A Roth IRA is a saver’s best friend.
If you’re single and make more than $135,000 per year or married and jointly make more than $199,000 per year, you are over Roth IRA income limits and are no longer eligible to contribute to a Roth. (2017)
If this strikes a chord with you — congratulations on being in the top 96 percent of earners in the United States! Unfortunately, you now have a new problem in regards to retirement planning and tax sheltering.
Not to worry. There are plenty of tax-friendly options still available to you.
What originally made a Roth retirement plan so attractive begins to lose its appeal as your earned income rises. With the Roth, you don’t get to claim a tax deduction on invested money; Instead, you pay ordinary taxes up front in exchange for being able to withdraw that money tax-free when you’re over 59 ½ years old. As your income rises, however, so too does your tax bracket. That means you have fewer dollars to invest in that Roth, thus requiring higher returns to make up for that loss.
Max out your 401k
If you work for a company that offers a 401k, that should be the first place you look to maximize your retirement savings. In 2018, you can contribute up to $18,500. With traditional 401ks, everything you deposit is pre-tax. You could lower your current tax liability by a considerable amount with a 401k, but withdrawals will be taxable in retirement.
Many employers are beginning to offer Roth 401ks which follow 401k rules instead of IRA rules, meaning you can still contribute no matter how much you earn. Like a Roth IRA, you cannot deduct contributions to a Roth 401k this year, but withdrawals in retirement will be tax-free.
Don’t forget about traditional IRAs
The traditional IRA has no income limit placed on it, so even if a Roth isn’t an option, a regular IRA will still be available. You’re limited to $5,500 per year, but if you’ve already maxed out your 401k, this is a good way of extending the amount of pre-tax money you can invest while again lowering your tax liabilities.
The IRA will probably have more investment options for you to choose from as well, allowing a further level of diversification that you can’t get with a company-sponsored 401k.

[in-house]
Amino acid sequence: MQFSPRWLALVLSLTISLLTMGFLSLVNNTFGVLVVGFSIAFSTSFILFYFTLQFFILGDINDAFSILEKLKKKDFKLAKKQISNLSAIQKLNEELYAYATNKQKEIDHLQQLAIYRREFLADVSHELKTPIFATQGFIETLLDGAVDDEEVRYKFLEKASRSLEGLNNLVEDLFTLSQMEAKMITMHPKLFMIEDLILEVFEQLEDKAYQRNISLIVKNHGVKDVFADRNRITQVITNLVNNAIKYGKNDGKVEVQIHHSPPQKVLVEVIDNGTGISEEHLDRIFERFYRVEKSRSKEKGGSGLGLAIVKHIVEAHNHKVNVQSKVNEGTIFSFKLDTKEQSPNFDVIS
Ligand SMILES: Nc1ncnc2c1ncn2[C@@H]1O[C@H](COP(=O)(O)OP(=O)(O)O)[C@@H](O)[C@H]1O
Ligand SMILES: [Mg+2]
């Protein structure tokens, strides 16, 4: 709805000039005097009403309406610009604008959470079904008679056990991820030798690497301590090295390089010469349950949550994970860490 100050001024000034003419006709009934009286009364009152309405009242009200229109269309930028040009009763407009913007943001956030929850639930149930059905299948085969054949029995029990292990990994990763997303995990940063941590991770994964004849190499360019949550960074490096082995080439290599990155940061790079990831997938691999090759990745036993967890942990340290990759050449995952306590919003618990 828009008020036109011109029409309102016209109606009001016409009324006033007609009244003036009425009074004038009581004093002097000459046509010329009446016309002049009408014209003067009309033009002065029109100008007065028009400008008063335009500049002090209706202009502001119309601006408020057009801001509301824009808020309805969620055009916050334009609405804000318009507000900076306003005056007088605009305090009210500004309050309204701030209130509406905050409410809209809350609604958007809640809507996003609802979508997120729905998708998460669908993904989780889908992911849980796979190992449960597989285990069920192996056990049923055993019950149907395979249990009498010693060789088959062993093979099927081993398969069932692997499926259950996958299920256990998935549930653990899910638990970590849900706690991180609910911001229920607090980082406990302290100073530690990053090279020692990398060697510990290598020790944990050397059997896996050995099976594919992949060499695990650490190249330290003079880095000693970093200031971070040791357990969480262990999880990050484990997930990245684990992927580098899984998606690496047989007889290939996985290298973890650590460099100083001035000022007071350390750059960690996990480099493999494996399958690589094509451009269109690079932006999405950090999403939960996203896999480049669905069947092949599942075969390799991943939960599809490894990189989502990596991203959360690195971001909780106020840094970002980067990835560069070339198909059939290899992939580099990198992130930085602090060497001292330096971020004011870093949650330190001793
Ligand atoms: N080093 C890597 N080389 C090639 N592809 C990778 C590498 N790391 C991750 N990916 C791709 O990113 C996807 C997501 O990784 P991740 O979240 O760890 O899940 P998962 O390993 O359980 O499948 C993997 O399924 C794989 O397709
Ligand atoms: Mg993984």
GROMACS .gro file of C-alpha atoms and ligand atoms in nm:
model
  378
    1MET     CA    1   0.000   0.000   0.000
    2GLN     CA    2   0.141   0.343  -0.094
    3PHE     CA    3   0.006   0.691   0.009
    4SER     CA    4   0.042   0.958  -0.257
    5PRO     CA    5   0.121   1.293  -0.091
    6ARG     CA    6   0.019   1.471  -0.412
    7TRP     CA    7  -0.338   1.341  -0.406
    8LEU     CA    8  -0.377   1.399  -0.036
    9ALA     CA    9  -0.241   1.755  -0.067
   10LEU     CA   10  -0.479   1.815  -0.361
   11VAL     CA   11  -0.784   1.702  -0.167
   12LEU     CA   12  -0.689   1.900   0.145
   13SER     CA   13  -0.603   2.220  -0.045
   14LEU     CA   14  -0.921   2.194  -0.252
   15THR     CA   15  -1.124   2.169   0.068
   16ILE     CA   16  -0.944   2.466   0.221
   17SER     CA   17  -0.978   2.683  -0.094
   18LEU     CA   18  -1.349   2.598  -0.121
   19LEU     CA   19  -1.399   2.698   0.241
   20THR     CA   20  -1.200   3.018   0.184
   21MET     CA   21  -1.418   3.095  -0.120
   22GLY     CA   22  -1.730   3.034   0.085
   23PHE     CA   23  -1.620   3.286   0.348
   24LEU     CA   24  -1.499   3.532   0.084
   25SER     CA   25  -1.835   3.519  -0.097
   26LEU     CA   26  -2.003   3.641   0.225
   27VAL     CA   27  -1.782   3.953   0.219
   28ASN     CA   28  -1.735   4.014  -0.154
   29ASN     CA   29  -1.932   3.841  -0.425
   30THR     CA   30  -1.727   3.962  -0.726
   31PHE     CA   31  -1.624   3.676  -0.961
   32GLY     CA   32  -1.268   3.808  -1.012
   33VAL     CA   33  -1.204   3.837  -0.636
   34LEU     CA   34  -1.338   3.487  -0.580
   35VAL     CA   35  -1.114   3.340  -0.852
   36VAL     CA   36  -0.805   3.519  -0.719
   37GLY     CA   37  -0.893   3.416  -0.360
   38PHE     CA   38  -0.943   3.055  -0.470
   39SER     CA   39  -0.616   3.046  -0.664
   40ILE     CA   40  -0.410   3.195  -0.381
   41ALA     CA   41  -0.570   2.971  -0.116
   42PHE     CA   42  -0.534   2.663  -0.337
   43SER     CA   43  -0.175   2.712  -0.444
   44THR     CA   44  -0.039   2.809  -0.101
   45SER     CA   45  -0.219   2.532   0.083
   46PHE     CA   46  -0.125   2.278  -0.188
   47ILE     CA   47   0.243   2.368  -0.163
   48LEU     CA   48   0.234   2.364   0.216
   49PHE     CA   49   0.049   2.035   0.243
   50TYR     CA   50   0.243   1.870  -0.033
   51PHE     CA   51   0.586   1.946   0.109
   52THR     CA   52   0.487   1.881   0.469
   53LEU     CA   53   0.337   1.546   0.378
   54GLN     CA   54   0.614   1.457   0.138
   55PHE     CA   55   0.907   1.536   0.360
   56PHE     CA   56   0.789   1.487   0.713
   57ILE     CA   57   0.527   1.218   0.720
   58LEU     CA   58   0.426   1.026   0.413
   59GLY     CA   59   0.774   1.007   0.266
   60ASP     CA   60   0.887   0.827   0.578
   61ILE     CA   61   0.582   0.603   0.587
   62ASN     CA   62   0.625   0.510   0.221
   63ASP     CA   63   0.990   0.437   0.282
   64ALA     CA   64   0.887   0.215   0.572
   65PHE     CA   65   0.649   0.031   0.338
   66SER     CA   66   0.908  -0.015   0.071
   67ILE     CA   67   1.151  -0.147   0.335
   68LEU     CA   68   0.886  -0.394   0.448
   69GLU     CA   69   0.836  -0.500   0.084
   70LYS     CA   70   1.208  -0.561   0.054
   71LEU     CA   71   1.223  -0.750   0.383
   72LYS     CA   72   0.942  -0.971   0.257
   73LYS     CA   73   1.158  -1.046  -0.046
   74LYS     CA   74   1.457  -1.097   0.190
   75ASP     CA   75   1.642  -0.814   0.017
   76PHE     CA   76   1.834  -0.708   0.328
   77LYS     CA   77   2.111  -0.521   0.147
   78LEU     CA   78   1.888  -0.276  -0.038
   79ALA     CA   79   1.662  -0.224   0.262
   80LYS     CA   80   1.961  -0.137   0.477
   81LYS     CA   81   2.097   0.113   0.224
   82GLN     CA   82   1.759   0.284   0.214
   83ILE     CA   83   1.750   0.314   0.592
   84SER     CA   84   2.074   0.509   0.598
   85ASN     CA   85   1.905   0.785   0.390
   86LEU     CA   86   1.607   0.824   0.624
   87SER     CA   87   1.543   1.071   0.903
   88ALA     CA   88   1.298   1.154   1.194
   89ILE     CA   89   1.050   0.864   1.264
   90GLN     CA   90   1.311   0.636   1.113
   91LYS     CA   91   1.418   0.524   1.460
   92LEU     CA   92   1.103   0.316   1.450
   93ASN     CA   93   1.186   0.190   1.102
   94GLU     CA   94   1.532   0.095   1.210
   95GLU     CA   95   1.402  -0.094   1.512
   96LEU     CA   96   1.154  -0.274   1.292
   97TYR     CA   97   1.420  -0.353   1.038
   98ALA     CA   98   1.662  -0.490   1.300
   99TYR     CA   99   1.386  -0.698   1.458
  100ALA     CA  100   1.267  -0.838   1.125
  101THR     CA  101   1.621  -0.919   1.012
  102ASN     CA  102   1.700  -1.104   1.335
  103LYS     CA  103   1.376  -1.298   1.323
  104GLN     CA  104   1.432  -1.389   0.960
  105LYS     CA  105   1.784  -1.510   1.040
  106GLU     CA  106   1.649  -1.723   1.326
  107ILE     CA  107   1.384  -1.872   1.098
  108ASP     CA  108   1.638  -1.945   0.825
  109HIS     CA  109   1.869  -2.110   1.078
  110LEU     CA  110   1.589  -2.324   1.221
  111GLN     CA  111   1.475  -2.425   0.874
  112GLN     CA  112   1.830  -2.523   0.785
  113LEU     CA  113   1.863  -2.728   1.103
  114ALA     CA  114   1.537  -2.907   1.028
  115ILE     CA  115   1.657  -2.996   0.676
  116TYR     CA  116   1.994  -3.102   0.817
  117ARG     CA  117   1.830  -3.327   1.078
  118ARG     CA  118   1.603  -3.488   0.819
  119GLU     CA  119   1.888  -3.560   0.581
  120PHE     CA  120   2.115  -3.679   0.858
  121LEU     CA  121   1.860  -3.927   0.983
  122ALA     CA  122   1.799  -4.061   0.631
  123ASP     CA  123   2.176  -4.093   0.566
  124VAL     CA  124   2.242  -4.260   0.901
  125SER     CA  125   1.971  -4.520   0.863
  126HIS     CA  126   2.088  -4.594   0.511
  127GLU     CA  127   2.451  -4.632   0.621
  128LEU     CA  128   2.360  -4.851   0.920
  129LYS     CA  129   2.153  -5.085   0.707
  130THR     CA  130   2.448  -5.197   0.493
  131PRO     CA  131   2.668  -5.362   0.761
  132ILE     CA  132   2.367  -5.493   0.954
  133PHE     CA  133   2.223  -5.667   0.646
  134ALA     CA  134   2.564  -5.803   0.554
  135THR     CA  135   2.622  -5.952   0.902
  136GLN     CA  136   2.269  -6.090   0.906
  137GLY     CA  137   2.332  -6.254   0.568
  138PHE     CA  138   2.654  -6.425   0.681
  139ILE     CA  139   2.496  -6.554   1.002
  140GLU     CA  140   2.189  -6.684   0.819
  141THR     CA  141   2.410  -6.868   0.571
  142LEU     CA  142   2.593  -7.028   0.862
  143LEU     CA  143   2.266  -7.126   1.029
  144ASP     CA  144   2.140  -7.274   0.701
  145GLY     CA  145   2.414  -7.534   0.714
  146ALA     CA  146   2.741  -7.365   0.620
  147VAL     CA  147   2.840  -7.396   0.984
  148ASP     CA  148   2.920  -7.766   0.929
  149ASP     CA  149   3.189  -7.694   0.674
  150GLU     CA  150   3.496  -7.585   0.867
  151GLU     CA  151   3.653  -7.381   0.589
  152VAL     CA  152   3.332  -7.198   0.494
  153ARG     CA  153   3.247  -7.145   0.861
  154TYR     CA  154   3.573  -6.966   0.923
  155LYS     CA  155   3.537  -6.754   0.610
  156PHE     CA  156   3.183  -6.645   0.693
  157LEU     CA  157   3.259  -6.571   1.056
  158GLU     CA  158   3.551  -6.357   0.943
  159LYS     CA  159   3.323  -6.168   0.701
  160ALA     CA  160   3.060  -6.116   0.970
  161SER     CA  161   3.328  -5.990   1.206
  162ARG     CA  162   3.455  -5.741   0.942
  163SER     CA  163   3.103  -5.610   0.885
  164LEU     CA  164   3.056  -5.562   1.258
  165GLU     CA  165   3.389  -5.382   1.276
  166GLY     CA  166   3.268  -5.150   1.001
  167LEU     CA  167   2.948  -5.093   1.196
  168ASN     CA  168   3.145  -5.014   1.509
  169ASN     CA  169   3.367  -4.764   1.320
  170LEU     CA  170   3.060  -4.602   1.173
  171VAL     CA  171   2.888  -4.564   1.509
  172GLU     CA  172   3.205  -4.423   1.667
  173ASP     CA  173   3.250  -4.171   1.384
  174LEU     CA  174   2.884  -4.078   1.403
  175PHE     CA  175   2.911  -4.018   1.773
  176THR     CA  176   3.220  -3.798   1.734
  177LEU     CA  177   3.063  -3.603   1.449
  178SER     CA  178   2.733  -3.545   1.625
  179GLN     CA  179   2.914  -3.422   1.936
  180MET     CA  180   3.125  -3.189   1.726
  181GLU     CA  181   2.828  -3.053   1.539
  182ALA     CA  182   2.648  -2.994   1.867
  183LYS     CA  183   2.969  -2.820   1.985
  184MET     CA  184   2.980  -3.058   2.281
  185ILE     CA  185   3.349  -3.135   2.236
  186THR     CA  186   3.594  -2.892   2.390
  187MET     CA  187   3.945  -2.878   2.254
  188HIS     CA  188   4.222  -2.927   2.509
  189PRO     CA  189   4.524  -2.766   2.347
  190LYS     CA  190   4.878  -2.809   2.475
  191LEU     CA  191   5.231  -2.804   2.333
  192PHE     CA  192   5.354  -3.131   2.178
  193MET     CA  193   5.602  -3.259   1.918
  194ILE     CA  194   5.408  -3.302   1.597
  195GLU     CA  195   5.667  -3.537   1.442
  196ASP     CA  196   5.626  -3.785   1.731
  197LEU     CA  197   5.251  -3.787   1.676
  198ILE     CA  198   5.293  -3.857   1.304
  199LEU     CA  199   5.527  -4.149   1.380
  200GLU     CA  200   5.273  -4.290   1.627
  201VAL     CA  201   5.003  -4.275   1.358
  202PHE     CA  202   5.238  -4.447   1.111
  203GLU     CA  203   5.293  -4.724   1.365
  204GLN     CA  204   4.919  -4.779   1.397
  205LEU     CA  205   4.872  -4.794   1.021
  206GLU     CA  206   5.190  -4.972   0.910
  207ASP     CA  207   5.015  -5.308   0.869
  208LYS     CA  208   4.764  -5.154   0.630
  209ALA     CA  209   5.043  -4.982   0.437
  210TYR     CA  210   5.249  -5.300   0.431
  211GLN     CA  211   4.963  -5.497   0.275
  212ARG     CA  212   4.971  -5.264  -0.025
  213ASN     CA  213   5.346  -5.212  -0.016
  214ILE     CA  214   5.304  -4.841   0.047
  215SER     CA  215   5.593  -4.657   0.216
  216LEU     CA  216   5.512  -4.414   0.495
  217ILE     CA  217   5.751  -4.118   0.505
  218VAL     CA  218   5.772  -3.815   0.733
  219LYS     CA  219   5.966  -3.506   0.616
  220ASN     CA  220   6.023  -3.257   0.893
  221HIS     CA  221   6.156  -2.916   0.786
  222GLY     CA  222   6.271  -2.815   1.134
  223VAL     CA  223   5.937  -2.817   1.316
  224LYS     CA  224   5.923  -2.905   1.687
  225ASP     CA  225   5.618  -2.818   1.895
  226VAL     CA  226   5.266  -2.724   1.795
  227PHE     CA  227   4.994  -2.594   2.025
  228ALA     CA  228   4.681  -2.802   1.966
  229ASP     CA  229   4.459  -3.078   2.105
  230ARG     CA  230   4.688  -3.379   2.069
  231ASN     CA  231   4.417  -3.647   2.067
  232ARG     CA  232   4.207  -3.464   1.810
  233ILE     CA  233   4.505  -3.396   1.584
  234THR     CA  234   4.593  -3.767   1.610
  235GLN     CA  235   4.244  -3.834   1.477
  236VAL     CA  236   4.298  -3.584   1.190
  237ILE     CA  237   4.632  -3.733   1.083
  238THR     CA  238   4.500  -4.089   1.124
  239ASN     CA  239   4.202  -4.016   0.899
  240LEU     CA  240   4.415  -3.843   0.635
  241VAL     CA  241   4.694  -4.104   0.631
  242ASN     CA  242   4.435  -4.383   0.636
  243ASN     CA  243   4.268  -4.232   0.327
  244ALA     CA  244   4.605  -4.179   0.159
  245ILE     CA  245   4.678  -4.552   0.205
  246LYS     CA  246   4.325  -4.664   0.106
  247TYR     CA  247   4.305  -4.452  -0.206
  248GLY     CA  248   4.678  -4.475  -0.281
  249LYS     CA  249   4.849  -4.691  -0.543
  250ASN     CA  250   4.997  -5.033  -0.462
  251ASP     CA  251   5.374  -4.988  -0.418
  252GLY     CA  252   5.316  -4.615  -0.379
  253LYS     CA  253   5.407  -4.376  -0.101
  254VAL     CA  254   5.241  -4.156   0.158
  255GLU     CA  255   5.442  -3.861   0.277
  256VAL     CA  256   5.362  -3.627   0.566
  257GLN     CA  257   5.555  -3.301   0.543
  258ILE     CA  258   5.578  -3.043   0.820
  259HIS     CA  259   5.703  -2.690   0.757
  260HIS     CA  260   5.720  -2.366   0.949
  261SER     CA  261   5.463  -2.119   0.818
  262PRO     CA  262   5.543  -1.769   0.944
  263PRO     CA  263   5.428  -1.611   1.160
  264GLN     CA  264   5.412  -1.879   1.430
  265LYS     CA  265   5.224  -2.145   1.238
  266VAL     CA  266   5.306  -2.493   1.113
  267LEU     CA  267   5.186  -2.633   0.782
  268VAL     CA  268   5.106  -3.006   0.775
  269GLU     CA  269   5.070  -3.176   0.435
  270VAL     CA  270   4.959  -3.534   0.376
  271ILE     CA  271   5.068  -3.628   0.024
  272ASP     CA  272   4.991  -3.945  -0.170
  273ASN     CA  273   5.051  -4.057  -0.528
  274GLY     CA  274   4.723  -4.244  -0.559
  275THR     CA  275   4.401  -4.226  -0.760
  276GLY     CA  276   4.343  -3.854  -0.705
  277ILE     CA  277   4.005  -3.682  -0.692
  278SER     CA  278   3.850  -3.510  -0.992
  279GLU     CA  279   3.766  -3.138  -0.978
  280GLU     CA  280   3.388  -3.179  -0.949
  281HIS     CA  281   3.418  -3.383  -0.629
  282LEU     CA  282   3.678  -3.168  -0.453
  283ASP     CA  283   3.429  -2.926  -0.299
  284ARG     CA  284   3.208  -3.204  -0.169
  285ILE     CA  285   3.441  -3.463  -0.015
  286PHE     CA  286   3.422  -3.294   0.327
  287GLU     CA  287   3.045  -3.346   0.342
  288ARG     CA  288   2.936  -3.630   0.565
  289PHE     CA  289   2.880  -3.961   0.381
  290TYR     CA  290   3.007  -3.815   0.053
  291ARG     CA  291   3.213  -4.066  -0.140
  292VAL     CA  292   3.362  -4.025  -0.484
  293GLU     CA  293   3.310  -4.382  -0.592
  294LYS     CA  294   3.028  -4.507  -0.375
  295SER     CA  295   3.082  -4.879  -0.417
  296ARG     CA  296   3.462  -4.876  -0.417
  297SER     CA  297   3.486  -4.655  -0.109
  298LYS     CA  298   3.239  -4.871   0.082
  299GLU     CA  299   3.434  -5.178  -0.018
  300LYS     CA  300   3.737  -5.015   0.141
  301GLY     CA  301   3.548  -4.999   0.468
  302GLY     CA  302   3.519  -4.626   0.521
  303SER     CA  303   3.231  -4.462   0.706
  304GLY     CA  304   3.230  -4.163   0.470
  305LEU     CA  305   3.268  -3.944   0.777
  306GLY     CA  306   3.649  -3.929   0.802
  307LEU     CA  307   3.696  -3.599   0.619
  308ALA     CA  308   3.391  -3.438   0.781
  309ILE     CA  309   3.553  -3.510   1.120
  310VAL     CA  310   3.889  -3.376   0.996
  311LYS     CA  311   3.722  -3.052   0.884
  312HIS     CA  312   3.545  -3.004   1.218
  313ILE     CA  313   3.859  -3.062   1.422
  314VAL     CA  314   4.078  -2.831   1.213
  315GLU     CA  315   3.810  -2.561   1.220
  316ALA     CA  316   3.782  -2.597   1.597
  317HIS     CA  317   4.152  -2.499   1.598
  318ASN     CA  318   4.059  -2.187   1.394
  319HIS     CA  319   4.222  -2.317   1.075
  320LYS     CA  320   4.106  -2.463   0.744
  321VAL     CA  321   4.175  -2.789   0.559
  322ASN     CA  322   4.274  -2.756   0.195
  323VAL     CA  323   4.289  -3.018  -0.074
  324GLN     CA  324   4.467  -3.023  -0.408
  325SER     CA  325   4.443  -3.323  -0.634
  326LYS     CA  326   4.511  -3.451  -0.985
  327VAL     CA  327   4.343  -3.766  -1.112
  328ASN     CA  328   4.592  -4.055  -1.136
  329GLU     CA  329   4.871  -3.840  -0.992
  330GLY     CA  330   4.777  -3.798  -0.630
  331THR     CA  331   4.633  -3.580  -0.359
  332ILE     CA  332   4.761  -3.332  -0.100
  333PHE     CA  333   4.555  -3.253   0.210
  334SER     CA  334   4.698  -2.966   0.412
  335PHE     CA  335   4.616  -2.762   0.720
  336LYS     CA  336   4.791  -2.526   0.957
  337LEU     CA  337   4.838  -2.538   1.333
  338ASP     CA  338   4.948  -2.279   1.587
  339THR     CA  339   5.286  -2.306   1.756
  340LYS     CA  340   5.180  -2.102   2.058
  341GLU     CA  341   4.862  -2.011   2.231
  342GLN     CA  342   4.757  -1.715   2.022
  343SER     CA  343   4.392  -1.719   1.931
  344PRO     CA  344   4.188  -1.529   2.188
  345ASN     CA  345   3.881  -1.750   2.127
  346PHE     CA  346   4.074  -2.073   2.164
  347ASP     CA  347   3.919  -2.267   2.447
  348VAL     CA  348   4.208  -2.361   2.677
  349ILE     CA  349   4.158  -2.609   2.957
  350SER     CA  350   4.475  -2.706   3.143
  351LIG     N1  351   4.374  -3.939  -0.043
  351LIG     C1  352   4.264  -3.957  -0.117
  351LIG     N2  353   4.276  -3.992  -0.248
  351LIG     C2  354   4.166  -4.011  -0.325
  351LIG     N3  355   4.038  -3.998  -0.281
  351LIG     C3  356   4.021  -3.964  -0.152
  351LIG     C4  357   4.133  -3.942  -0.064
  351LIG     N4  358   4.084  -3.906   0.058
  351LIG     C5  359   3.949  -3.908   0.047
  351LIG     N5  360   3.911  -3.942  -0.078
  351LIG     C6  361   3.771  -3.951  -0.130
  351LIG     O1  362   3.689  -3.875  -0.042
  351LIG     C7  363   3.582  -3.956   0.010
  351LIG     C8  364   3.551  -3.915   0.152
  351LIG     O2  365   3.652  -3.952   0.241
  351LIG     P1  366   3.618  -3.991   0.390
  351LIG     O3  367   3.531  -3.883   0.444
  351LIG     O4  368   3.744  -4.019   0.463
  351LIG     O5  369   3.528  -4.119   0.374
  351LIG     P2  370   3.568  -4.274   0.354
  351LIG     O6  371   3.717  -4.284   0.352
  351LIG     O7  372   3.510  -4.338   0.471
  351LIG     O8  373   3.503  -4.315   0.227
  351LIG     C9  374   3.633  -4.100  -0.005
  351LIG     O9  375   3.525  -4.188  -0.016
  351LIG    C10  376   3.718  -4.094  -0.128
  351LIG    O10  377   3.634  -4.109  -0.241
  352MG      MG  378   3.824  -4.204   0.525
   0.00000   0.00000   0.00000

Do a Roth conversion
Regardless of income, you can convert a traditional IRA to a Roth IRA, although no additional amount may be invested once the conversion is completed.
When you convert a traditional IRA into a Roth IRA, you must pay taxes on the converted amount as if it were income in the year you converted. So if you convert $10,000, that amount will be added to your annual income for figuring out your tax return. You will not have to pay taxes again, however, when you withdraw the funds after 59 1/2 years old.
Over-fund life insurance
An unorthodox way to save for retirement is to use equity-indexed universal life insurance. To be clear, this blog recommends most young people steer well clear or any kind of life insurance other than term. But for advanced investors who want to optimize their retirement income with tax-free withdrawals and have exhausted other options, this method may help.
The idea behind this strategy involves over-funding the cash value portion of the insurance policy. Thanks to a loophole in the tax code, cash value can be withdrawn tax-free after the age of 59 ½, making it very similar to a Roth IRA. The main drawback is the expense of maintaining the life insurance policy and long-time horizon needed before this strategy becomes profitable. If you can commit to at least 20 years, over-funding an equity-indexed universal life policy is an alternative path to creating tax-free retirement withdrawals.
Equity-indexed universal life can be complicated for the individual investor and should be set up with the help of a financial professional you trust. The policy must be set up in a specific way so that you don’t violate any IRS rules that change the insurance type from a tax-efficient one into a taxable one called a Modified Endowment Contract (MEC).
For more information, check out this article on Equity-Indexed Life Insurance.
The last option is just to forget about the tax implication of your higher income and simply put more into your savings and brokerage accounts. There are no limitations to how much you can put away every month and the potential returns made in the stock market can very well make up for any negative tax consequences. Capital gains on investments held for more than one year are still less than what you would ordinarily pay on your tax returns, so go ahead and invest with impunity!
To learn more about optimizing your retirement strategy, familiarize yourself with the IRS Tax code regarding retirement for 2015.
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